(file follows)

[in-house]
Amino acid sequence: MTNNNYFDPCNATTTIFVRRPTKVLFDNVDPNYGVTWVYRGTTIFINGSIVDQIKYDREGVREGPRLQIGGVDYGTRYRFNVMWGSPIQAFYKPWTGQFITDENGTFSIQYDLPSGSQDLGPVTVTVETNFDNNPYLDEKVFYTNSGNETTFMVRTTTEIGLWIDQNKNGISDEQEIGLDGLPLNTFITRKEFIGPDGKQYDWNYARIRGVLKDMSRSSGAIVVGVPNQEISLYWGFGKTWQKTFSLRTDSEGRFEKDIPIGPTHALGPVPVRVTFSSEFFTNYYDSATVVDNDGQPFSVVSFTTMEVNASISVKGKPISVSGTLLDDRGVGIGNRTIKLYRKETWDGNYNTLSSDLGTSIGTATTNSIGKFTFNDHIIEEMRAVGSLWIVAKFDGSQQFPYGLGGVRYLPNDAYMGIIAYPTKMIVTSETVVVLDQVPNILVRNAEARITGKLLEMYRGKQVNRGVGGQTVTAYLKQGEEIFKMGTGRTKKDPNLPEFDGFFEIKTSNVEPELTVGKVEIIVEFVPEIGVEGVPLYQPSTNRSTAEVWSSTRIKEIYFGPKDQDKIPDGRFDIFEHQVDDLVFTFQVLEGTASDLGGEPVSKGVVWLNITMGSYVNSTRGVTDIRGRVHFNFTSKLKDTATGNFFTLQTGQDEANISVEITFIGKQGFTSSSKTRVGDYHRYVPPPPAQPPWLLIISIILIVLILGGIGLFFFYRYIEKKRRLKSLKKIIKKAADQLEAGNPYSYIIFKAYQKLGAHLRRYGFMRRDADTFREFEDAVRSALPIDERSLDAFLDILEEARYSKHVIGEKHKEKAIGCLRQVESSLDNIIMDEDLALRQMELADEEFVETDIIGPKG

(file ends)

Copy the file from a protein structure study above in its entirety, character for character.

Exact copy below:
[in-house]
Amino acid sequence: MTNNNYFDPCNATTTIFVRRPTKVLFDNVDPNYGVTWVYRGTTIFINGSIVDQIKYDREGVREGPRLQIGGVDYGTRYRFNVMWGSPIQAFYKPWTGQFITDENGTFSIQYDLPSGSQDLGPVTVTVETNFDNNPYLDEKVFYTNSGNETTFMVRTTTEIGLWIDQNKNGISDEQEIGLDGLPLNTFITRKEFIGPDGKQYDWNYARIRGVLKDMSRSSGAIVVGVPNQEISLYWGFGKTWQKTFSLRTDSEGRFEKDIPIGPTHALGPVPVRVTFSSEFFTNYYDSATVVDNDGQPFSVVSFTTMEVNASISVKGKPISVSGTLLDDRGVGIGNRTIKLYRKETWDGNYNTLSSDLGTSIGTATTNSIGKFTFNDHIIEEMRAVGSLWIVAKFDGSQQFPYGLGGVRYLPNDAYMGIIAYPTKMIVTSETVVVLDQVPNILVRNAEARITGKLLEMYRGKQVNRGVGGQTVTAYLKQGEEIFKMGTGRTKKDPNLPEFDGFFEIKTSNVEPELTVGKVEIIVEFVPEIGVEGVPLYQPSTNRSTAEVWSSTRIKEIYFGPKDQDKIPDGRFDIFEHQVDDLVFTFQVLEGTASDLGGEPVSKGVVWLNITMGSYVNSTRGVTDIRGRVHFNFTSKLKDTATGNFFTLQTGQDEANISVEITFIGKQGFTSSSKTRVGDYHRYVPPPPAQPPWLLIISIILIVLILGGIGLFFFYRYIEKKRRLKSLKKIIKKAADQLEAGNPYSYIIFKAYQKLGAHLRRYGFMRRDADTFREFEDAVRSALPIDERSLDAFLDILEEARYSKHVIGEKHKEKAIGCLRQVESSLDNIIMDEDLALRQMELADEEFVETDIIGPKG